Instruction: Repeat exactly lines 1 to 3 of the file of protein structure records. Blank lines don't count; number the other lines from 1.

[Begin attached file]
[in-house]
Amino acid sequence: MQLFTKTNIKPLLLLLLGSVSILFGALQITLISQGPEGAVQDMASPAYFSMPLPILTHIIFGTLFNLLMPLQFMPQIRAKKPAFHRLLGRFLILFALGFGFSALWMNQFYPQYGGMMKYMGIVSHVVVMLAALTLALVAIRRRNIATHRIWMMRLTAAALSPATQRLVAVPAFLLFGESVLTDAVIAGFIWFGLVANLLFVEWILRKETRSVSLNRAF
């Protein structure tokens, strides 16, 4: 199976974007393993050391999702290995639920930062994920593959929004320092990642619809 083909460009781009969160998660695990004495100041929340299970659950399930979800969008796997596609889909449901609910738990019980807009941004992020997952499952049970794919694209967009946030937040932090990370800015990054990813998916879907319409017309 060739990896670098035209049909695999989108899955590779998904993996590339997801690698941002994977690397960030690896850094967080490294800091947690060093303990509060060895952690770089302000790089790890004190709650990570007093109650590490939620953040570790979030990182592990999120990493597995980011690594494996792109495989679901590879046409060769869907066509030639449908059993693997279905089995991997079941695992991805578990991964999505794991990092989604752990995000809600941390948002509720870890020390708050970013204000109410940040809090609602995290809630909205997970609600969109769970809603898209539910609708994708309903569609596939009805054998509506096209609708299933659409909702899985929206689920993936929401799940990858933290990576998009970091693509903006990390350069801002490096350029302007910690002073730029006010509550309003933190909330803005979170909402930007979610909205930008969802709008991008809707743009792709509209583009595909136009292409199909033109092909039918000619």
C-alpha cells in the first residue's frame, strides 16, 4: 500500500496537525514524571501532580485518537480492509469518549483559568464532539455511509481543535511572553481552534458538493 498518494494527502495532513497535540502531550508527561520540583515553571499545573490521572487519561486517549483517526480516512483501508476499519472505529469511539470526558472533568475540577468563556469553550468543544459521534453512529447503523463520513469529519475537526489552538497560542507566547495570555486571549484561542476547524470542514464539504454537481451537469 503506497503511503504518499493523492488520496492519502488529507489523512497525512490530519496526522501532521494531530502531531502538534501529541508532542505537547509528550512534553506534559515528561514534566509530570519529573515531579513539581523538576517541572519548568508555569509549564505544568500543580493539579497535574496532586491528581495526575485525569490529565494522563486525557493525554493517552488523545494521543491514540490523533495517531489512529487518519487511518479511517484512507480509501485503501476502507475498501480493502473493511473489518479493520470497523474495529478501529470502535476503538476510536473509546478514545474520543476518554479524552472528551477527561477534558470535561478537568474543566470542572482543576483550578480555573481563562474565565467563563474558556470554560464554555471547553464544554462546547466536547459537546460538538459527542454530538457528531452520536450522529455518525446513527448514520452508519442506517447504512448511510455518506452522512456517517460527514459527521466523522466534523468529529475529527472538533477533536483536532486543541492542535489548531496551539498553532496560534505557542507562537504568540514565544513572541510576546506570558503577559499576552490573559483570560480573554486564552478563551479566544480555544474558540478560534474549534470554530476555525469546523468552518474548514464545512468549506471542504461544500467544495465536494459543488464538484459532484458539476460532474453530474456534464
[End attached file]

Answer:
[in-house]
Amino acid sequence: MQLFTKTNIKPLLLLLLGSVSILFGALQITLISQGPEGAVQDMASPAYFSMPLPILTHIIFGTLFNLLMPLQFMPQIRAKKPAFHRLLGRFLILFALGFGFSALWMNQFYPQYGGMMKYMGIVSHVVVMLAALTLALVAIRRRNIATHRIWMMRLTAAALSPATQRLVAVPAFLLFGESVLTDAVIAGFIWFGLVANLLFVEWILRKETRSVSLNRAF
């Protein structure tokens, strides 16, 4: 199976974007393993050391999702290995639920930062994920593959929004320092990642619809 083909460009781009969160998660695990004495100041929340299970659950399930979800969008796997596609889909449901609910738990019980807009941004992020997952499952049970794919694209967009946030937040932090990370800015990054990813998916879907319409017309 060739990896670098035209049909695999989108899955590779998904993996590339997801690698941002994977690397960030690896850094967080490294800091947690060093303990509060060895952690770089302000790089790890004190709650990570007093109650590490939620953040570790979030990182592990999120990493597995980011690594494996792109495989679901590879046409060769869907066509030639449908059993693997279905089995991997079941695992991805578990991964999505794991990092989604752990995000809600941390948002509720870890020390708050970013204000109410940040809090609602995290809630909205997970609600969109769970809603898209539910609708994708309903569609596939009805054998509506096209609708299933659409909702899985929206689920993936929401799940990858933290990576998009970091693509903006990390350069801002490096350029302007910690002073730029006010509550309003933190909330803005979170909402930007979610909205930008969802709008991008809707743009792709509209583009595909136009292409199909033109092909039918000619």